As a sewing teen, bound buttonholes were considered the mark of an advanced seamstress. Where I grew up, one didn’t do them until they got to the 4-H wool unit, which of course was preceded by mutiple units of basic skills, which took several years. I did my first bound buttonholes as a freshman in college, but I haven’t done so many that I feel like an expert…they have been spaced far apart across my life, usually reserved for suit jackets and coats.
I have discovered from reading fifty dresses, that bound buttonholes were the norm back in the patterns of the 50’s and 60’s. Nearly every pattern instruction sheet that she shares as a picture has bound buttonholes on the garment! I think it is unfortunate that in our quest for fast and easy sewing that we have let this skill go by the way side. Truthfully, I think I could quickly get to the point where I prefer doing bound buttonholes to sewing them in with my Necchi, because it is quite temperamental in that category!
My go-to guide for sewing is the Reader’s Digest Guide to Sewing (1978). It is an amazing resource for everything from sewing techniques to sewing equipment, even needle types and sizes. I love the clear drawings and the ability to compare multiple methods.
I use the two-piece piped method for my buttonholes. It starts with a white or black organza patch sewn on the print side of the garment using a stitch setting of 1 or 20
stitches/inch, depending on your machine. Having applied silk organza as underlining, it was incredibly easy to stitch the organza. I marked the black just to make it simpler to center it on the fabric, but sewed from the white side. A critical piece of advice here is to count the stitches on the short sides. You want to make sure you have exactly the same number of stitches for each lip, for EVERY buttonhole. This will ensure they are even. Once you cut the patch and turn there is no turning back unless you have more fabric.
If you haven’t done these before practice on a piece of scrap so you can see how things work! I always start with the smallest piece and work my way up. Since I have a martingale on the back of my coat, I started there, as my warm up, then moved on to the collar band, and finally the front of my coat. And of course, double check to be sure you put the buttonholes on the correct side of your coat! My 4-H leader gave me this little saying….”Girls are right over left, and boys are leftover!” Silly, but it works.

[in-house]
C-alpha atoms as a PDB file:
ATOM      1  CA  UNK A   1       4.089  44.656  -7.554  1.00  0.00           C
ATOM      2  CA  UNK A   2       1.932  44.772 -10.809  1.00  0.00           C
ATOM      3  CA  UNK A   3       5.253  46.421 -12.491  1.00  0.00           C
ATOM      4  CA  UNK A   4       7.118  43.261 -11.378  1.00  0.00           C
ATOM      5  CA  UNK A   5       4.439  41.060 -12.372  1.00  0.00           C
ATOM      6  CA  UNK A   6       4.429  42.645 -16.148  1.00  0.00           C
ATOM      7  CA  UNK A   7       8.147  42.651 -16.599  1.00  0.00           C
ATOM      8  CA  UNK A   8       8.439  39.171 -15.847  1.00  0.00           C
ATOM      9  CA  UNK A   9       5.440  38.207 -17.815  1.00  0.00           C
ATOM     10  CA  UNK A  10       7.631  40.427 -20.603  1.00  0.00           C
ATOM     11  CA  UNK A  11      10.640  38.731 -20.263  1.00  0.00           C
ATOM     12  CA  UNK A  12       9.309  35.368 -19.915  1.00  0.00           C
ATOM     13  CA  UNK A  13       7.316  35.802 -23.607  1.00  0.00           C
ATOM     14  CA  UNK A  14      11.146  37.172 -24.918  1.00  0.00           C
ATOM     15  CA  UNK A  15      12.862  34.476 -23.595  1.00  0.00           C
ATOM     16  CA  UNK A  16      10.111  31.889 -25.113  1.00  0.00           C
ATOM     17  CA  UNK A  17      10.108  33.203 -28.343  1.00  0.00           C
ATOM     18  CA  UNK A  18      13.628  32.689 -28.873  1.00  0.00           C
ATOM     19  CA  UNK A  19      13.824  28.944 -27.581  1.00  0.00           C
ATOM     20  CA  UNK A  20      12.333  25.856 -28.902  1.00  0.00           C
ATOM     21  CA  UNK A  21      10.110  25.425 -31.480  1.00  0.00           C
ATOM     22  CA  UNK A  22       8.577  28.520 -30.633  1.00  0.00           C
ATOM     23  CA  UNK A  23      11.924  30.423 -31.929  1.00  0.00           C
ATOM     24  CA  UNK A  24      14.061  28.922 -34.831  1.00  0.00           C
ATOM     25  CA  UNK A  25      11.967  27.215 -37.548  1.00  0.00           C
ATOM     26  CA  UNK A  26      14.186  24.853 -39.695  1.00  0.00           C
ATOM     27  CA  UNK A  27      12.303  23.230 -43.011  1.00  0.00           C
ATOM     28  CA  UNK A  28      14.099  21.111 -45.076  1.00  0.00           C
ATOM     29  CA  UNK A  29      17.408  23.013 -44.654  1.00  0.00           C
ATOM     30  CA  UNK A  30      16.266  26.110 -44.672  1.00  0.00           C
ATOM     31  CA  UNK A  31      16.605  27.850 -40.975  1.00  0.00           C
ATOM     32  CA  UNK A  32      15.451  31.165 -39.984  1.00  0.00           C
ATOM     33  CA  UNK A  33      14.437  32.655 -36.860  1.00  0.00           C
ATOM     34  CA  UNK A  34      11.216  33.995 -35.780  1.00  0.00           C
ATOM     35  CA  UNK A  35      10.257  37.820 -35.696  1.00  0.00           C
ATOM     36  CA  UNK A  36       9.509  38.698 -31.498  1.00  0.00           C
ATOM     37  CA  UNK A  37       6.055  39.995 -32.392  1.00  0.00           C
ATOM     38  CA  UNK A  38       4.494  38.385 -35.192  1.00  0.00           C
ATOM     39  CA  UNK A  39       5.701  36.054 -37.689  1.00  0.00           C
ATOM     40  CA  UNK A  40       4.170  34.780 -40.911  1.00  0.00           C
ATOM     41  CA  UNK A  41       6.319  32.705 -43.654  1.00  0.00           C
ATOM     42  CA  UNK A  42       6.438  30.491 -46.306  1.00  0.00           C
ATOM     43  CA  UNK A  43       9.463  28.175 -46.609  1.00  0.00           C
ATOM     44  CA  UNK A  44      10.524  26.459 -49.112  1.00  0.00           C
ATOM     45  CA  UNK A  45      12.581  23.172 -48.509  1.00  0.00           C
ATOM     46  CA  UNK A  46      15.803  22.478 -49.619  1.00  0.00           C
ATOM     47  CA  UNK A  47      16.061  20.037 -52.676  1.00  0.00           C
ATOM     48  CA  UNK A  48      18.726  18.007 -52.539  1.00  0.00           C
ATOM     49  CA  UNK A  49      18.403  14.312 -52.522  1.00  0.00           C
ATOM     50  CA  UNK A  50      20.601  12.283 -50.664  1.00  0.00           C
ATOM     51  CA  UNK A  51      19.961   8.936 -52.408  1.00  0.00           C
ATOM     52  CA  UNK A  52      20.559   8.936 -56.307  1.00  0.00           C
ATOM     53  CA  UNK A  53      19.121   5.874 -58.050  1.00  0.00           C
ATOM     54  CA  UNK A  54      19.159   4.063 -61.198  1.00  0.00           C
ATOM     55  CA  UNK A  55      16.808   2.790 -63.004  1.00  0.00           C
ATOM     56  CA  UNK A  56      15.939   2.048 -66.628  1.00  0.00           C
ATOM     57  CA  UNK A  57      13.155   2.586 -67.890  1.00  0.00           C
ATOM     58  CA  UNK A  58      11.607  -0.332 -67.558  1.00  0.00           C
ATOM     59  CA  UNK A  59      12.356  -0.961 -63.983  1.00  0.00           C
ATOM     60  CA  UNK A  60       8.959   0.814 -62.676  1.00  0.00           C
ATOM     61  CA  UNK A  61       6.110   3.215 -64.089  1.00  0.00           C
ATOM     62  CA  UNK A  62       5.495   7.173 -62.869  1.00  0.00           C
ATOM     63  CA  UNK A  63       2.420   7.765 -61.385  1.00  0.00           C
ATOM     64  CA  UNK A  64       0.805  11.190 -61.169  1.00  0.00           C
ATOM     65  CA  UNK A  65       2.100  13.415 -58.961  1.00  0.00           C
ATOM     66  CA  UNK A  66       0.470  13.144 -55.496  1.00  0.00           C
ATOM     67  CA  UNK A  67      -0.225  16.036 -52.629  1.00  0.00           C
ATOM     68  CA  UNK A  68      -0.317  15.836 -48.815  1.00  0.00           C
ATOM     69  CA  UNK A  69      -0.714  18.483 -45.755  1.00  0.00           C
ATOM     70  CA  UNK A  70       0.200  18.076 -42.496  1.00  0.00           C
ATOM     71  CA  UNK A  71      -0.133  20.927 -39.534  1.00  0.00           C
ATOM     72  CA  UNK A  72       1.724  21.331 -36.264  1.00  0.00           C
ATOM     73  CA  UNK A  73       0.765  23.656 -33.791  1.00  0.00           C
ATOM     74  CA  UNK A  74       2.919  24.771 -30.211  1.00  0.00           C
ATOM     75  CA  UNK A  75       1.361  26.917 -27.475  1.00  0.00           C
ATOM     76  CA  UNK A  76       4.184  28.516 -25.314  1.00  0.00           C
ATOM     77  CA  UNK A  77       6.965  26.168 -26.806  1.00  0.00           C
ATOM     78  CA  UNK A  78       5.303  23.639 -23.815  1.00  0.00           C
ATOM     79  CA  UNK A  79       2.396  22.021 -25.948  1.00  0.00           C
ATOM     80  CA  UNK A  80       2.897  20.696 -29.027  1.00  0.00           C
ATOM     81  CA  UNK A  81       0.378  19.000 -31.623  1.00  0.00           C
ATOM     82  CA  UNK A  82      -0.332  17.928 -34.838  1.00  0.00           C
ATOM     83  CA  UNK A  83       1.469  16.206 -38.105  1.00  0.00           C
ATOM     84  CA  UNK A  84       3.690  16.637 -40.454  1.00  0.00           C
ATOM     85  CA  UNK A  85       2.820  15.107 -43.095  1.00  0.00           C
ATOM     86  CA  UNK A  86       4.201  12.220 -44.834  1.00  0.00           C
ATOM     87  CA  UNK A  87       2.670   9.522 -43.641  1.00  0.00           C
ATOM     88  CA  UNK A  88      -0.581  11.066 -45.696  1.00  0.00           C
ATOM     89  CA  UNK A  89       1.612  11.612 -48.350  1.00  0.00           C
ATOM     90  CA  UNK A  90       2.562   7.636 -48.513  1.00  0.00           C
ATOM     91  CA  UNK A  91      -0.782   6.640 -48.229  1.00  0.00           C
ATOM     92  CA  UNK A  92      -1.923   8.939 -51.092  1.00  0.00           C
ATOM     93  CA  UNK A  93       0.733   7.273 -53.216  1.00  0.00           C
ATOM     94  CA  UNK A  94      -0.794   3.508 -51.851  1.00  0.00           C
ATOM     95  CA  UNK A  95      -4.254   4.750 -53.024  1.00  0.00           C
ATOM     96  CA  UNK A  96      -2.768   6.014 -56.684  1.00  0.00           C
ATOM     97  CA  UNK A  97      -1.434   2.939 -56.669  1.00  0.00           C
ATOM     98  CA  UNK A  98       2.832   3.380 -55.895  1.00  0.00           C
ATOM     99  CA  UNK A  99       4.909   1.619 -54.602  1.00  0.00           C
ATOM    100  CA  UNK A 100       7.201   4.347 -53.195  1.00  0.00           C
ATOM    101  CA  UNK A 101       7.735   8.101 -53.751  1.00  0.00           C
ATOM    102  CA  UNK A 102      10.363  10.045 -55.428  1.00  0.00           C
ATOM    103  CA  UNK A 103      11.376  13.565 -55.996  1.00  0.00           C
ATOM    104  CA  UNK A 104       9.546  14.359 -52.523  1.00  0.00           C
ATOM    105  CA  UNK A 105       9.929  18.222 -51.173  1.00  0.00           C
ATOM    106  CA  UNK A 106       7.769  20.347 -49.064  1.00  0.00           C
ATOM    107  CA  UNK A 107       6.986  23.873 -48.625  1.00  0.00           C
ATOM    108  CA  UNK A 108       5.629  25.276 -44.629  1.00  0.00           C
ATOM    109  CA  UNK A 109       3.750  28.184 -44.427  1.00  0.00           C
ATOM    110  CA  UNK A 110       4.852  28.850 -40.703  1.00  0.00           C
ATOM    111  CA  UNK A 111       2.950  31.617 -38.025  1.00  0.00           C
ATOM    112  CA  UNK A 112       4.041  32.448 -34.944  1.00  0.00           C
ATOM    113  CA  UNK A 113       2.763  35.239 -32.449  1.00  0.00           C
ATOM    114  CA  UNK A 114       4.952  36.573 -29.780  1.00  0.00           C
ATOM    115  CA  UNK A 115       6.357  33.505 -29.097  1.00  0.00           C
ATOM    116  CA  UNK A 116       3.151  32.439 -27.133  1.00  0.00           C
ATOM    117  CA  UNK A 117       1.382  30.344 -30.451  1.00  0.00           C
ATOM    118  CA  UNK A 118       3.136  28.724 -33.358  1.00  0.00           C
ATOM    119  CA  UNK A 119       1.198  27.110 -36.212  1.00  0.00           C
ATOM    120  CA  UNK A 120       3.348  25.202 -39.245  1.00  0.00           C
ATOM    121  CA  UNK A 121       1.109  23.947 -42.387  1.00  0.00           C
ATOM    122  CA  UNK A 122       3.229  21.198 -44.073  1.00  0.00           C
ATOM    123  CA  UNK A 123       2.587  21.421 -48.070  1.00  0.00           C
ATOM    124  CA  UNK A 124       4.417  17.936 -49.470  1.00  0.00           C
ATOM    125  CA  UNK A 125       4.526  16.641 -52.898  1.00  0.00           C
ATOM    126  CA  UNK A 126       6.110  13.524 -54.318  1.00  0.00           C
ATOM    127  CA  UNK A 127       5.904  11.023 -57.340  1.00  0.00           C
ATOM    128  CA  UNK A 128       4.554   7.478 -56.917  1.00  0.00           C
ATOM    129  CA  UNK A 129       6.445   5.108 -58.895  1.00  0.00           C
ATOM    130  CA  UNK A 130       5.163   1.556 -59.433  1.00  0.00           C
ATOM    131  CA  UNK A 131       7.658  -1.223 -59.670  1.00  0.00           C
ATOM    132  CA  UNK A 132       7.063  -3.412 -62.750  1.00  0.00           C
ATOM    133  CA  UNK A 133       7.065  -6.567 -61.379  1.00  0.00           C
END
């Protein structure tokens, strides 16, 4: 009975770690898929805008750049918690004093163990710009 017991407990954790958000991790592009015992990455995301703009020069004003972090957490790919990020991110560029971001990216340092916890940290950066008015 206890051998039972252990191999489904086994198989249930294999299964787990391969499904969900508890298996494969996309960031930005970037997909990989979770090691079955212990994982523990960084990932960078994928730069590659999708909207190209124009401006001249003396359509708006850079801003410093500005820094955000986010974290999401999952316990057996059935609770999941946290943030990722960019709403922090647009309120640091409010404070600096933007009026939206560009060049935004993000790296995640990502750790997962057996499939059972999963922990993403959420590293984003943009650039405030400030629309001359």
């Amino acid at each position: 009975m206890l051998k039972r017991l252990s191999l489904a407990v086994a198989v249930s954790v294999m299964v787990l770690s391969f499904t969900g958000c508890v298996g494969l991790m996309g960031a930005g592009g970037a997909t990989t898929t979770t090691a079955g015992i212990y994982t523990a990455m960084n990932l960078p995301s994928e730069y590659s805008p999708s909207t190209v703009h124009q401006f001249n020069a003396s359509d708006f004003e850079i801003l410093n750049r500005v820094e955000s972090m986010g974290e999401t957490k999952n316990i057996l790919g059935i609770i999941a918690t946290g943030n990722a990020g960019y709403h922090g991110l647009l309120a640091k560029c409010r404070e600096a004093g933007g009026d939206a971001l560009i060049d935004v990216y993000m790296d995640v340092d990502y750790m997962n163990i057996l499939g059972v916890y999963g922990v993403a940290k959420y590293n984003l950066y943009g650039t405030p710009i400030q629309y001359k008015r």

Cutting is always scary to me, but it has to be done. I use embroidery scissors to do the job. They have such a sharp point I can poke the fabric easily, and make very precise cuts. I have learned that I prefer the cutting option seen above, but I make sure that my triangles are quite long enough for sewing across. After flipping the organza to the back and a good press it’s time to add the lips.
Take care when basting these together, because you’ll want to plan whether they be on the straight grain lengthwise, or crosswise, possibly even on the bias, depending on how you want them to look. Whatever you choose, they need to be the same. If your fabric has a definite pattern, you will also want to consider how to handle that…will you match the plaid exactly, choose the same part of the pattern for all the lips, choose a contrasting color or even a different fabric all together? I once constructed a tweed jacket that I had to count the threads on the lips to make certain that my buttonholes looked even! I have also determined NOT to match on my plaid dress coat, and instead used ultrasuede scraps leftover from the collar. You can do whatever you want, just make sure you consider before you cut.
The trickiest part of bound buttonholes is the sewing of the lips into the patch. They are fairly easy to center, the trick is keeping them in place while you sew them onto the tiny tabs created during cutting. My sewing book suggests using needles instead of pins because they cause less disturbance in the fabric. I also find that I have to do a machine baste (at stitch length 3) before doing the final sewing using stitch length 2. It is possible to rip, but it can be quite difficult, and you can really mess up your fabric if you miss! Once the lips are sewn in, you are finished until the facings are added, when you have to decide which method of finishing you will use.